His Majesty’s Dub is a 1976 dub album by King Tubby and Prince Jammy, sometimes credited to Prince Jammy v King Tubbys. It features Carlton Barrett and Sly Dunbar on drums, Robbie Shakespeare and Aston Barrett on bass guitar, and Ansel Collins on keyboards, among other personnel. The album was produced by Jah Woosh, and engineered by King Tubby and Prince Jammy, along with Maxie and frequent collaborator Errol Thompson. The album was recorded at Randy’s in Kingston, Jamaica.”

YouTube: Prince Jammy v. King Tubby – His Majestys Dub – Rullin Power, Jah Works, King of Kings

The Royals – Ten Years After (1978)

Posted in Dub, Robbie Shakespeare, Sly Dunbar, The Royals with tags , , , on June 16, 2014 by 1960s: Days of Rage

‘The album instrumental for the Royals international success, although it was actually Ten Years After‘s dubs that brought the band fame. In London, sound system operator Lloyd Coxone played the dub plates continuously, prompting a British deal for Roy Cousins and his group. The dubs, which featured on the Freedom Fighters album, were indeed spectacular, but then so were the original vocal cuts. In Jamaica, Ten Years After was the follow-up to the highly acclaimed Pick Up the Pieces, and suffered slightly in comparison. In truth both sets are equal masterpieces, capturing the trio at their heady mid-’70s height. Confusingly though, the Ten Years After Cousins gave the Jamaicans is not the same as what he handed Ballistic, but arguably the British received the better set. It kicked off with the stellar sufferers song “My Sweat Turns to Blood,” which set the stage for the glorious paean to liberation “Freedom Fighters.” Its theme is further explored on the Burning Spear styled “Free Speech and Movement,” with the excellent “Court of Law” rounding out the political numbers. The gorgeous “Stand and Give Praises” is one of a pair of exclusively religious offerings found within, the other, the apocalyptic “Make Believe,” gives warning in the trio’s most sonorous harmonies. Only the glittering “Down Comes the Rain” breaks the album’s conscious mode. That song was the earliest recording found within this set, a romantic 1973 gem that opened the second side of Ten Years, which then slid gracefully into the insistent “Free Speech.” This remains a stunning album, bolstered by phenomenal s and sensational vocal performances, “Pieces” may today have garnered all the glory, but at the time, Ten Years easily equaled its accomplishments.’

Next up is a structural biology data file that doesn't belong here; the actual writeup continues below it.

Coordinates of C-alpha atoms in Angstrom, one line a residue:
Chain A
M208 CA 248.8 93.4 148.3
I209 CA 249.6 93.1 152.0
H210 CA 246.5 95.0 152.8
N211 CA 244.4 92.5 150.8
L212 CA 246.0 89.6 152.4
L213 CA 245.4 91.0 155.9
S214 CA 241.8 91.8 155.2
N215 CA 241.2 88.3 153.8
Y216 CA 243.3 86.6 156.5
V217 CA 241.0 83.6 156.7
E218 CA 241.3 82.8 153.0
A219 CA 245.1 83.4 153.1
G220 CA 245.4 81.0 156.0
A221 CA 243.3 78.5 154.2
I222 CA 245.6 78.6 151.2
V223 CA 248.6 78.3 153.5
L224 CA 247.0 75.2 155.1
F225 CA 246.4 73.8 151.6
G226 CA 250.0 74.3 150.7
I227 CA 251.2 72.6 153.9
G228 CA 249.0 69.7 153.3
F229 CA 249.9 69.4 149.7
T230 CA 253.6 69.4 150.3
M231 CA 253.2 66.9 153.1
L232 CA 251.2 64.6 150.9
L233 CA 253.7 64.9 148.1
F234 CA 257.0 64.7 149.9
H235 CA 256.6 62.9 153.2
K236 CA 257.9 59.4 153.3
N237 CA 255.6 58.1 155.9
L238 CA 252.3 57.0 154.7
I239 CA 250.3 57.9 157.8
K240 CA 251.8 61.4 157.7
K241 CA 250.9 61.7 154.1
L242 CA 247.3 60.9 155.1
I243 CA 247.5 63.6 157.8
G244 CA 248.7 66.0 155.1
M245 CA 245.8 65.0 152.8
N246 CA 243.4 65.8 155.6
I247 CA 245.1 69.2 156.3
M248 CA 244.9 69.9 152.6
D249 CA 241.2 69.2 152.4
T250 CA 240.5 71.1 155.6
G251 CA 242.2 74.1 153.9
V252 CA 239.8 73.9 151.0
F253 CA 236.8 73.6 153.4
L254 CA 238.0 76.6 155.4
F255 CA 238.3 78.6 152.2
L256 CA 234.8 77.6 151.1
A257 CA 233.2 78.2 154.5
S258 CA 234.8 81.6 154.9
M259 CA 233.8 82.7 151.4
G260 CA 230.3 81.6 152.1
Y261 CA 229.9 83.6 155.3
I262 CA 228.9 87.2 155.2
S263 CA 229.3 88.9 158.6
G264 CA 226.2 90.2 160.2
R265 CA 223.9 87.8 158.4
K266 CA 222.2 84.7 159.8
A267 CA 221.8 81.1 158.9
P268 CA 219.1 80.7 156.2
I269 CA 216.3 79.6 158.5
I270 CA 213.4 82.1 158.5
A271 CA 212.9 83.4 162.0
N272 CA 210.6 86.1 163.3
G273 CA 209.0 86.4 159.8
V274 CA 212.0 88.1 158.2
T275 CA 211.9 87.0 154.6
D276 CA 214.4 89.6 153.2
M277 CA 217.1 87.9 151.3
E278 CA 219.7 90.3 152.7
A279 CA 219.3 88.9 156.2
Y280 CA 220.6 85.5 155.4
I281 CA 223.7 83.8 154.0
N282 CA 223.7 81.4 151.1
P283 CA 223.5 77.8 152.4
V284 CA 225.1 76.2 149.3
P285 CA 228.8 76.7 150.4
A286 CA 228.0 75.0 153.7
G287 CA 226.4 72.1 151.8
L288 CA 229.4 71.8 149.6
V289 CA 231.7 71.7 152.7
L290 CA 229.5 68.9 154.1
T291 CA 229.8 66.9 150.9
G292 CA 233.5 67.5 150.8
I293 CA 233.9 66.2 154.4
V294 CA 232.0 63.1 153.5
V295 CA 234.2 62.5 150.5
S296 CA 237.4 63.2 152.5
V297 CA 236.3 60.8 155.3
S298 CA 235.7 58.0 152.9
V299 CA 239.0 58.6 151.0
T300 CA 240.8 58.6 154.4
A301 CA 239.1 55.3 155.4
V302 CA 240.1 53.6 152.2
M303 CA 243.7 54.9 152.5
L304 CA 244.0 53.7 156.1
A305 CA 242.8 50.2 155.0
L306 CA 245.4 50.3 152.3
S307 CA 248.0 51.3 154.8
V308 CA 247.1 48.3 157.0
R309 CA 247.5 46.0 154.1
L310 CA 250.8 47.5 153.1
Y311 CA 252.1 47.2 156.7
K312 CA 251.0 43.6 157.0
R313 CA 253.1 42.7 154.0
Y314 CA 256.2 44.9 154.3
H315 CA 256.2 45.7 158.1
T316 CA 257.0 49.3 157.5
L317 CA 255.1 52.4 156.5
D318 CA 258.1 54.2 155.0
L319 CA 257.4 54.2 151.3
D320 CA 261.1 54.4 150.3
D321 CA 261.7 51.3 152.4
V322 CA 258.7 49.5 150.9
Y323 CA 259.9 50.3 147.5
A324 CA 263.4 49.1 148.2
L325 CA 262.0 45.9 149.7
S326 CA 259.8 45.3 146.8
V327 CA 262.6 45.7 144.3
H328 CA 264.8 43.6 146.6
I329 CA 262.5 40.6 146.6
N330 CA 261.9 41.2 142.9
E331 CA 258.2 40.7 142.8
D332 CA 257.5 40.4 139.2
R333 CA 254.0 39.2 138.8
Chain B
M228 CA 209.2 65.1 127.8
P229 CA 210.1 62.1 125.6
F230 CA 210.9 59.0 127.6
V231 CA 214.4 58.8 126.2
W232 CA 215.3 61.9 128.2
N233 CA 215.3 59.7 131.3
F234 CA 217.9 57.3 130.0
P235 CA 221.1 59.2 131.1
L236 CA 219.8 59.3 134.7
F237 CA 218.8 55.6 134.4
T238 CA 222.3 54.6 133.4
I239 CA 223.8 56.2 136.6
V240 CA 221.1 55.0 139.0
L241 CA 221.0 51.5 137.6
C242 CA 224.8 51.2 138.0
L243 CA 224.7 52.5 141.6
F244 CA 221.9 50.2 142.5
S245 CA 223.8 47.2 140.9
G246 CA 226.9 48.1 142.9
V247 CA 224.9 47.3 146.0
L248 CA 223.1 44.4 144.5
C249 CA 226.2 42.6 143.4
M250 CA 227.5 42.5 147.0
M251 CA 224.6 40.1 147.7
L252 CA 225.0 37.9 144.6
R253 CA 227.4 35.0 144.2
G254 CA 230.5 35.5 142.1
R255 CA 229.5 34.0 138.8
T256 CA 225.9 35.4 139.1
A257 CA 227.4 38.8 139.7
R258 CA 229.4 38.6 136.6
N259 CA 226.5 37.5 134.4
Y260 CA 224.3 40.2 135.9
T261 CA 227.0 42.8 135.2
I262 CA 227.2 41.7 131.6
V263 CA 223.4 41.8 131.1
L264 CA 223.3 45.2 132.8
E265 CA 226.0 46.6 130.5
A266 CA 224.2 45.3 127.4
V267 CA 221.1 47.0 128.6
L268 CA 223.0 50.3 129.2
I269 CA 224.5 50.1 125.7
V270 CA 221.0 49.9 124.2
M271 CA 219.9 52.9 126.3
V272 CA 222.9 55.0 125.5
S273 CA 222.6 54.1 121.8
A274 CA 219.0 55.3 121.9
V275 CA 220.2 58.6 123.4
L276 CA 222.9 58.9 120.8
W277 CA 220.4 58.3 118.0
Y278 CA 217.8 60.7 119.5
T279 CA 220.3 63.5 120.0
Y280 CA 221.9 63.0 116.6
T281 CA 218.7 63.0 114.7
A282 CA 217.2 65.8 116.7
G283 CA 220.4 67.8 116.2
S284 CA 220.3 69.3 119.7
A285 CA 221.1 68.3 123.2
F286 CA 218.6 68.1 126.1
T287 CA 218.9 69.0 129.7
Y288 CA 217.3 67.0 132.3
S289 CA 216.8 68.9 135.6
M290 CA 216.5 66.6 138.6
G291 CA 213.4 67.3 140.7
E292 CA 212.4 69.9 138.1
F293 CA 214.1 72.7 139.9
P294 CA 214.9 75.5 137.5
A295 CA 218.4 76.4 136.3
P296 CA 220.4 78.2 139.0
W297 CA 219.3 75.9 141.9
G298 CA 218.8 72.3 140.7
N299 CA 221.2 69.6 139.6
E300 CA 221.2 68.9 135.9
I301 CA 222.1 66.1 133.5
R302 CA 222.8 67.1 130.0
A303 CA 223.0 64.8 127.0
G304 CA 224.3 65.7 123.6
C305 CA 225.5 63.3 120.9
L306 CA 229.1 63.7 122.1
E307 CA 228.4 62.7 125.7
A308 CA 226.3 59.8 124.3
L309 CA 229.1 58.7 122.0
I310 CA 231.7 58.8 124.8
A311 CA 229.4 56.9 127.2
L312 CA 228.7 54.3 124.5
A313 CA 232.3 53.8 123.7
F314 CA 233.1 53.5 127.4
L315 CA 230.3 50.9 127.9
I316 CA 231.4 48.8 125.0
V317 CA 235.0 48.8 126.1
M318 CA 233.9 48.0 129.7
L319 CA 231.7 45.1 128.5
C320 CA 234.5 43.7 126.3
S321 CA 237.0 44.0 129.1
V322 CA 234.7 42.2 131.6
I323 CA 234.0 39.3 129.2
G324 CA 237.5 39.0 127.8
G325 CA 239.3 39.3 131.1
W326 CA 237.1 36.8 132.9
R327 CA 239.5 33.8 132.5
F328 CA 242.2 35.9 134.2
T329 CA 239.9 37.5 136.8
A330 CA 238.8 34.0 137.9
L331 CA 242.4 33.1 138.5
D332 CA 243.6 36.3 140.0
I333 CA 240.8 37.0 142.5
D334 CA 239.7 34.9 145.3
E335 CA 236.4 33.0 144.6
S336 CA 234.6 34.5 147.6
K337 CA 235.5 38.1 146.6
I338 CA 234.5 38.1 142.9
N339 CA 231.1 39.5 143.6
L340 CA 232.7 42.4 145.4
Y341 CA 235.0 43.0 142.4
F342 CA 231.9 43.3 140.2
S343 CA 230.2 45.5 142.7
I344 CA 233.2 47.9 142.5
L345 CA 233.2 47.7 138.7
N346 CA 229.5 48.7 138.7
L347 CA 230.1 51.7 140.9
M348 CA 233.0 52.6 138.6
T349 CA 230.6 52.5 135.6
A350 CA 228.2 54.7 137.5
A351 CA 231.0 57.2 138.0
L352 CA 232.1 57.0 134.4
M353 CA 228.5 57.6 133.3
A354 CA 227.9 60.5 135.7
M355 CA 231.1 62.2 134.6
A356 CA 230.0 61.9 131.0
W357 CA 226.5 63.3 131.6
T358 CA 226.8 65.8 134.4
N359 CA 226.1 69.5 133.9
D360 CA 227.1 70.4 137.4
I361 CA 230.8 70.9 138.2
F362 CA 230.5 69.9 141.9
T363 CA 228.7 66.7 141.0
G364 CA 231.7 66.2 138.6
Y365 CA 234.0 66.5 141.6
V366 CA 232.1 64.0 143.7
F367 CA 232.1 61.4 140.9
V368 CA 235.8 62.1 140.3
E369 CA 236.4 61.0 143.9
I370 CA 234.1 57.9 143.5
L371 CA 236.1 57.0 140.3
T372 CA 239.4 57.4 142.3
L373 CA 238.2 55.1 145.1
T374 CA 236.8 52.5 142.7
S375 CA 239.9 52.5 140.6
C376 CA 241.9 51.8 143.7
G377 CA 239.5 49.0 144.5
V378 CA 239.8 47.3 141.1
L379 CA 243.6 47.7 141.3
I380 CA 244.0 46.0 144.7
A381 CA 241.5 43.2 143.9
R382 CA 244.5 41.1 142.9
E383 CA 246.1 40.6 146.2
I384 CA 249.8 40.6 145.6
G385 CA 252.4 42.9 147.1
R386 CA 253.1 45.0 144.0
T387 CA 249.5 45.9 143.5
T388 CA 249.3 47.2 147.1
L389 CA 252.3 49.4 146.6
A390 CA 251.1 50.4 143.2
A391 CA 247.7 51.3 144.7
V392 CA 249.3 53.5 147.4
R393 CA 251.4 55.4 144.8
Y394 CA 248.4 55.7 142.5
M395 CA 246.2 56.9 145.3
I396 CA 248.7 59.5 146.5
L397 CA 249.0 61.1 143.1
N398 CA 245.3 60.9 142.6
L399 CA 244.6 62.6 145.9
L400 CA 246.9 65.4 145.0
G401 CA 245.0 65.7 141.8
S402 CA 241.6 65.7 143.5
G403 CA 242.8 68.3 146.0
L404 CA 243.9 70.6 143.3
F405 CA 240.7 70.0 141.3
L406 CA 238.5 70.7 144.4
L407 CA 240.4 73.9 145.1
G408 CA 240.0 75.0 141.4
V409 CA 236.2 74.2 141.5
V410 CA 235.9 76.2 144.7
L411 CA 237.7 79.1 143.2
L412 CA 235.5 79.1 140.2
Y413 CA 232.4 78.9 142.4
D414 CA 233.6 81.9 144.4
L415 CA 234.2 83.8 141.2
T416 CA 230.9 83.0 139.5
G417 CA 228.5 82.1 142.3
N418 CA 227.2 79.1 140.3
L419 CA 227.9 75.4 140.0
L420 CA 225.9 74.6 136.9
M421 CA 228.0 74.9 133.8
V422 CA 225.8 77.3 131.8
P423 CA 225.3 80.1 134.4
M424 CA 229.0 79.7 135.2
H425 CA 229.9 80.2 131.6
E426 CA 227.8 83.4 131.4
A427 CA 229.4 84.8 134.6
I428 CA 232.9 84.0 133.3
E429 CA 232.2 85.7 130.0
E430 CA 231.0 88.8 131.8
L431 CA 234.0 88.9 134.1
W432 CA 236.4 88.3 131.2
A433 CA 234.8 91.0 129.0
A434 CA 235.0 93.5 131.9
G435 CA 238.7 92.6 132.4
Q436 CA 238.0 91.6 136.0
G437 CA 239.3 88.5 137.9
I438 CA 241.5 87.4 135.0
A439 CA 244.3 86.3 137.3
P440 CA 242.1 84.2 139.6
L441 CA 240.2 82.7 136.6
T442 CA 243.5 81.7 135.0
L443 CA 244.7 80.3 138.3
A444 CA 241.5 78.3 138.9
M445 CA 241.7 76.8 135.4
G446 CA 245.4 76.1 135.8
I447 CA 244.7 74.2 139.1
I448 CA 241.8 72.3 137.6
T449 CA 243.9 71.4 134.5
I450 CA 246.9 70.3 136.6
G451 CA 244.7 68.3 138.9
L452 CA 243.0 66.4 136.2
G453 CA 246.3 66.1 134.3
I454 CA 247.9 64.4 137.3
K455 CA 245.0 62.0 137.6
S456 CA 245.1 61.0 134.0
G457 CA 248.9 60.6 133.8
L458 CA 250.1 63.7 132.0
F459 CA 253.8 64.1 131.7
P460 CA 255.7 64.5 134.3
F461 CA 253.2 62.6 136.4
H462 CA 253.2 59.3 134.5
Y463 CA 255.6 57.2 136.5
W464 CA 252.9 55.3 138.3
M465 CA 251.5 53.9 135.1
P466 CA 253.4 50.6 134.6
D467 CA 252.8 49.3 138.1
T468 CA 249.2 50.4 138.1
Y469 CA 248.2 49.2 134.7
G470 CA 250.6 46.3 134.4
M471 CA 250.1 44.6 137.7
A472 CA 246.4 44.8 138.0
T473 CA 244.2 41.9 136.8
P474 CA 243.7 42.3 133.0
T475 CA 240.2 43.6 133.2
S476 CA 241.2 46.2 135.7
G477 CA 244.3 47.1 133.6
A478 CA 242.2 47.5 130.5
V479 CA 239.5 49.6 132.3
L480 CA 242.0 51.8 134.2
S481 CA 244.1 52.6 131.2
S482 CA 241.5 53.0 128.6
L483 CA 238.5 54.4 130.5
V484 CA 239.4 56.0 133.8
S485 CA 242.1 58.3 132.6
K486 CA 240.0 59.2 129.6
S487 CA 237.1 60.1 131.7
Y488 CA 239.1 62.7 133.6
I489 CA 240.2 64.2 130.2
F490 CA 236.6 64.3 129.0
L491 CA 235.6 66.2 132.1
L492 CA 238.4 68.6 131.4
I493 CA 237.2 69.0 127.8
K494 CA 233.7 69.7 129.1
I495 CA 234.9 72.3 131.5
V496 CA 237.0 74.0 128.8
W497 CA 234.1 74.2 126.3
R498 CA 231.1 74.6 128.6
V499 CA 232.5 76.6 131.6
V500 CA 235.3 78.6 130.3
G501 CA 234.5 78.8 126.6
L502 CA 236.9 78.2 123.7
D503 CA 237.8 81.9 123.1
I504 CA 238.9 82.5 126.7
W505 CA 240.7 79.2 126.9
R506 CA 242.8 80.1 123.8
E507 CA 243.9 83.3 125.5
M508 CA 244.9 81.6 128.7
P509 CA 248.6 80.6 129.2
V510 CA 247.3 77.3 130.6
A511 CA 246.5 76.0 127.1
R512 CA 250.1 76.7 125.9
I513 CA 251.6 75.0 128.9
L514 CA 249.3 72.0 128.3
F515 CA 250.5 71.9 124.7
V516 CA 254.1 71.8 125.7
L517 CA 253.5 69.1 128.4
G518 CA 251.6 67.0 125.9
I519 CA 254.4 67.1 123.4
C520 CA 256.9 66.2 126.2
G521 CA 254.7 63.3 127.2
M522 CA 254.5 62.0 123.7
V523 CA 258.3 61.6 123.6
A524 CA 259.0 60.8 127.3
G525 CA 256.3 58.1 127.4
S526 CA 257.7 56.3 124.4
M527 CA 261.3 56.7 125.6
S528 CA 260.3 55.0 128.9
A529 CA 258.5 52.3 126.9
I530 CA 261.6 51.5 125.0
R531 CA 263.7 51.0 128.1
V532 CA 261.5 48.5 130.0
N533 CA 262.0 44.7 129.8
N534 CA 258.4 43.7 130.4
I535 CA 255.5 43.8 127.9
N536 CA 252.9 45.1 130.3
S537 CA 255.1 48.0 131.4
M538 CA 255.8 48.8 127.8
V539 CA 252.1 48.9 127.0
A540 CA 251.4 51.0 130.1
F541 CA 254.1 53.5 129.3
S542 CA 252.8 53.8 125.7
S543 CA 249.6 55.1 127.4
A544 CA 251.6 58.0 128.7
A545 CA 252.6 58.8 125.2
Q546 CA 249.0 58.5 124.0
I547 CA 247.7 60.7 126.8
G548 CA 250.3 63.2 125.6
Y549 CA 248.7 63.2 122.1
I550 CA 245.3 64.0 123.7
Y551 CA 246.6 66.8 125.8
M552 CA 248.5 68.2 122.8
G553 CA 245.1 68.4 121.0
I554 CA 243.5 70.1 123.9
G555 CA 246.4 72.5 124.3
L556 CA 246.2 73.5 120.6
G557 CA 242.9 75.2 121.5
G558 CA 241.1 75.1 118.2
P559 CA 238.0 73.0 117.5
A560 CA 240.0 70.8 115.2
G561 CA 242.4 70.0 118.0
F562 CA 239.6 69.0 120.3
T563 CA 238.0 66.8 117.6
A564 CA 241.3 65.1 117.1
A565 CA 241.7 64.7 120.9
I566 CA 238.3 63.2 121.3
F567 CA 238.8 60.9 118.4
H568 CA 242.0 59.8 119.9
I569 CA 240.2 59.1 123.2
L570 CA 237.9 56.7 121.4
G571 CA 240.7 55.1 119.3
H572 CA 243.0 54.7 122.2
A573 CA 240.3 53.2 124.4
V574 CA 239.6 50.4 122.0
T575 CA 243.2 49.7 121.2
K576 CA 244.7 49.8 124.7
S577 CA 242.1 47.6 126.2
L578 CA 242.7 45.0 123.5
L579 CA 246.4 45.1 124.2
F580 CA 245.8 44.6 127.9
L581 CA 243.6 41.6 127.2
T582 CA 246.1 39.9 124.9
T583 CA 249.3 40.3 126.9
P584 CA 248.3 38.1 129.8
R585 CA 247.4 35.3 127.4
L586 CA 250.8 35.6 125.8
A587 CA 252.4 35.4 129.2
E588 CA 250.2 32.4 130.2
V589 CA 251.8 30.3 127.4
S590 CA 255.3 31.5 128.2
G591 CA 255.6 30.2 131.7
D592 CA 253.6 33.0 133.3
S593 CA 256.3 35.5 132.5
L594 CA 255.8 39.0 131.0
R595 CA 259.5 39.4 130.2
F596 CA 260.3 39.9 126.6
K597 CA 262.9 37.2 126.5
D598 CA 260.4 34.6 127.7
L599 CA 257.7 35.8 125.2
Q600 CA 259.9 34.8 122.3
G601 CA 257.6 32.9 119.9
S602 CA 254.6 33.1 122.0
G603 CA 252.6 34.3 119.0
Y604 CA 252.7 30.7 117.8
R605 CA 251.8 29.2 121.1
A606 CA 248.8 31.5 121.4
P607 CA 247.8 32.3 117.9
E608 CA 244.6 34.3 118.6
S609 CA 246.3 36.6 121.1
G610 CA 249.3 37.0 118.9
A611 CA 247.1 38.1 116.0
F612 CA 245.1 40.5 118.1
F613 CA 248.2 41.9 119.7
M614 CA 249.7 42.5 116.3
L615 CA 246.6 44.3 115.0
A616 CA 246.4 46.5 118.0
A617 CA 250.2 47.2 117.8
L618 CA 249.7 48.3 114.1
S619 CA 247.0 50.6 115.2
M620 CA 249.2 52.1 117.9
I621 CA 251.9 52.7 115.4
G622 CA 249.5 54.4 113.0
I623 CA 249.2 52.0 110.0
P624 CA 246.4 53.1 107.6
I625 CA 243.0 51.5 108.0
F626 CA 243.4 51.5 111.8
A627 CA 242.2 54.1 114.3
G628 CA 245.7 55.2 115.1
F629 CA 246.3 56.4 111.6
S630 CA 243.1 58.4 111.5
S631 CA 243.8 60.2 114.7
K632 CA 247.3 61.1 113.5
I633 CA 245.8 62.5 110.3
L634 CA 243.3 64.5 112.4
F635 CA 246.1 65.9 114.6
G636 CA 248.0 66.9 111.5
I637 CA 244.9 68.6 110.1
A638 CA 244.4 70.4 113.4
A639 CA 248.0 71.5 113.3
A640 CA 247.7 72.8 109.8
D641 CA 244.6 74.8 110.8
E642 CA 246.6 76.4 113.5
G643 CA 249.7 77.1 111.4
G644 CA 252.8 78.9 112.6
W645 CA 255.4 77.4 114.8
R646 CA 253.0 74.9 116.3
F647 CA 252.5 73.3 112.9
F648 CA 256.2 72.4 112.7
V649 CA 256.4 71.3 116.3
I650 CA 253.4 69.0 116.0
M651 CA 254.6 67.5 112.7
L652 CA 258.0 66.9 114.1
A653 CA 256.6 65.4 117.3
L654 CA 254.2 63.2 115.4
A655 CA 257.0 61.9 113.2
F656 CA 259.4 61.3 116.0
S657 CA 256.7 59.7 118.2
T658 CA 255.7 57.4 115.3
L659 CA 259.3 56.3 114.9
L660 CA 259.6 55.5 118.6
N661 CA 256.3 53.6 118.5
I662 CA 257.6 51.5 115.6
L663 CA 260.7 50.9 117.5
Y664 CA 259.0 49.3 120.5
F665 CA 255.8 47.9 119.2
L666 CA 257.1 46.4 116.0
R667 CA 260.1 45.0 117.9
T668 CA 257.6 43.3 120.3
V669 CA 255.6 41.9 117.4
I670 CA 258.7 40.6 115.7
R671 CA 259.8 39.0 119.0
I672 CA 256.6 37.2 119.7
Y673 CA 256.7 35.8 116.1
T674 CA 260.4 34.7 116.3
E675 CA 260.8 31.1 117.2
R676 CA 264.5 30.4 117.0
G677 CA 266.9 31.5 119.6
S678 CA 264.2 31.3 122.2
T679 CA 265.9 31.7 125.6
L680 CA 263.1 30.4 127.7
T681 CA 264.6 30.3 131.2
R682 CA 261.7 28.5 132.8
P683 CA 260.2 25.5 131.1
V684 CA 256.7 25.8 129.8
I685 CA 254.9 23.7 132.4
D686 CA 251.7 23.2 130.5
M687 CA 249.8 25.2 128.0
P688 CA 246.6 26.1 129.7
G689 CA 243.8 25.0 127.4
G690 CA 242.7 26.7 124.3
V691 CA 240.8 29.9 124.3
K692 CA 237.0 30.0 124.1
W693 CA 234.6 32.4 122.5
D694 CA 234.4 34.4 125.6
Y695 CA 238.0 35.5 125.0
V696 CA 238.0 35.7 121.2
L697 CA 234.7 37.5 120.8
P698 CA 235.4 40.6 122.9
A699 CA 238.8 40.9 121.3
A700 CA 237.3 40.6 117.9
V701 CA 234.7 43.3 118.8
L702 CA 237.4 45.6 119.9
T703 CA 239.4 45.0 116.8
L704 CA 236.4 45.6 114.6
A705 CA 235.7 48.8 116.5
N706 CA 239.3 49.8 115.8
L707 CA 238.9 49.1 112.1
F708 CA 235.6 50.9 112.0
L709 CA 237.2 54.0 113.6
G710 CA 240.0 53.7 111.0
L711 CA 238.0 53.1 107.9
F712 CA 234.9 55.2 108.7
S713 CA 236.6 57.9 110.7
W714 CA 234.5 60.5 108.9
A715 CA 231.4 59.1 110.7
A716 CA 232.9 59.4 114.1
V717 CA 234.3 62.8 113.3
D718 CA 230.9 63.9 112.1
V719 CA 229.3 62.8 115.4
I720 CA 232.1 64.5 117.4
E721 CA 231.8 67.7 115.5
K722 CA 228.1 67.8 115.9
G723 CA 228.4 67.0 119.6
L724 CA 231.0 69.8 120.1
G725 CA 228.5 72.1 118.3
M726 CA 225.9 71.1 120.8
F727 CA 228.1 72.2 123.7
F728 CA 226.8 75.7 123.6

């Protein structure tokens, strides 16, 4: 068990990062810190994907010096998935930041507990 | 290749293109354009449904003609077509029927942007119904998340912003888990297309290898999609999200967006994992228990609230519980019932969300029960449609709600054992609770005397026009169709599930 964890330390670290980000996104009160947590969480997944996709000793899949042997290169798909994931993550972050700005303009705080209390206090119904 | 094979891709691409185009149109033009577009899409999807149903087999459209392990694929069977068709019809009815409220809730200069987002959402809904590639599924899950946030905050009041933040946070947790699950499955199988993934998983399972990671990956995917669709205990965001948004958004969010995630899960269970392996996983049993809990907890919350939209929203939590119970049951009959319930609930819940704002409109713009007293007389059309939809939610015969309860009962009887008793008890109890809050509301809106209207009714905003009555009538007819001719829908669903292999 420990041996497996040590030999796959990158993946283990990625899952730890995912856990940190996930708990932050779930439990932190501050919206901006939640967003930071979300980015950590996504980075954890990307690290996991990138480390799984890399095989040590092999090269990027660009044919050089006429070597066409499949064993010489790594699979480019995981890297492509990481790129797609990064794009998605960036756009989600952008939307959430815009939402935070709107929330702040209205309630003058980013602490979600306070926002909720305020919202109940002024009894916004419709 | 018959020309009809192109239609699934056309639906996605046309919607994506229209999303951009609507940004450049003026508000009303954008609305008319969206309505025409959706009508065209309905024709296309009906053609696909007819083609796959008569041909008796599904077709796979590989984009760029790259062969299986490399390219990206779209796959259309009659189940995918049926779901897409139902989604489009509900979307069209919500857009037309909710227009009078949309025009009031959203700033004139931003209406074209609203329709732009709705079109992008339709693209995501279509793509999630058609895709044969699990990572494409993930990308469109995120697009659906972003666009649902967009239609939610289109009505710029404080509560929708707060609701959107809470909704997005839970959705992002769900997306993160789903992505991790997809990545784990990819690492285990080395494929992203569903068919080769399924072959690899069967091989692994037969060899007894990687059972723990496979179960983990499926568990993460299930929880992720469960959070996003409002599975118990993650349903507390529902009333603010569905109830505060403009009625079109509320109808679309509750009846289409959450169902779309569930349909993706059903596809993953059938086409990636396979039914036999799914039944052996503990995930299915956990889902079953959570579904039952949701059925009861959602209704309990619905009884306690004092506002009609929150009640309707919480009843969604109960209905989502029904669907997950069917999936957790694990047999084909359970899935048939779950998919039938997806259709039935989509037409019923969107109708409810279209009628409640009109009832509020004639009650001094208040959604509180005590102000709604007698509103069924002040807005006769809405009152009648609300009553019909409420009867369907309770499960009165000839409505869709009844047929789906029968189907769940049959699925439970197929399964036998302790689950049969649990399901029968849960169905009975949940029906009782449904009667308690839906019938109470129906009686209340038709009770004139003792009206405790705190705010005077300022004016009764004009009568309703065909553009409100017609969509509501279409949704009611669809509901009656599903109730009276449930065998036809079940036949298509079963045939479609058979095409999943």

YouTube: Royals – 1978 – Ten Years After
YouTube: My Sweat Turns To Blood (Extended mix)

Prince Of Darkness – Burial Of Long Shot (1969)

Posted in Ska, Trojan with tags , on June 16, 2014 by 1960s: Days of Rage

Burial Of Long Shot

Ossie Hibbert / Ossie Allstars – Leggo Dub (2005)

Posted in Dub, King Tubby with tags , on June 12, 2014 by 1960s: Days of Rage

“Rare dub reggae emerges from the vaults in the shape of this late-1970s set produced by one of Jamaica’s lesser-known talents, Ossie Hibbert. Hibbert, who was primarily an engineer and keyboardist, favors a drum-heavy mix (courtesy of the legendary Sly Dunbar) laced with horns. He incorporates a few of the sonic eccentricities, like wailing babies and train whistles, popular with better-known figures like Lee Perry on a variety of vintage rhythms, notably Gregory Isaacs’ ‘I’m All Right’ and Dillinger’s ‘Take a Dip.’ Casually elegant, Hibbert provides a naturalistic soundstage against which the ace session band the Revolutionaries skank their stuff, smooth and easy.”

YouTube: Leggo Dub- Ossie Allstars (full Album)

Bob Marley and The Wailers 21-07-1979 – Completo

Posted in Bob Marley and the Wailers with tags on June 11, 2014 by 1960s: Days of Rage

“On July 21, 1979 Bob Marley and The Wailers, Dick Gregory, Olatunji, Eddie Palmieri, Jabula, the art of Black Dance and Patti Labelle came to Harvard Stadium in Boston for a concert to benefit the on-going struggles in Zimbabwe, Namibia and South Africa. The concert was called AMANDLA.: Festival of Unity. A benfit Concert for Relief and Humanitarian Aid to Southern Africa. 25 years later in making this video of the performance of Bob Marley and the Wailers, we celebrate the triumph of these liberation struggles of the people of Southern Africa for equality, dignity and self determination.”
YouTube: Completo 1:46:27
Announcer Intro. for Dick Gregory.  Positive Vibration – Slave Driver – Them Belly Full – Runnin Away – Crazy Baldhead – The Heathen – War – No More Trouble – Lively Up Yourself – No Woman No Cry – Jammin – Get Up Stand Up – Exodus – Zimbabwe – Wake Up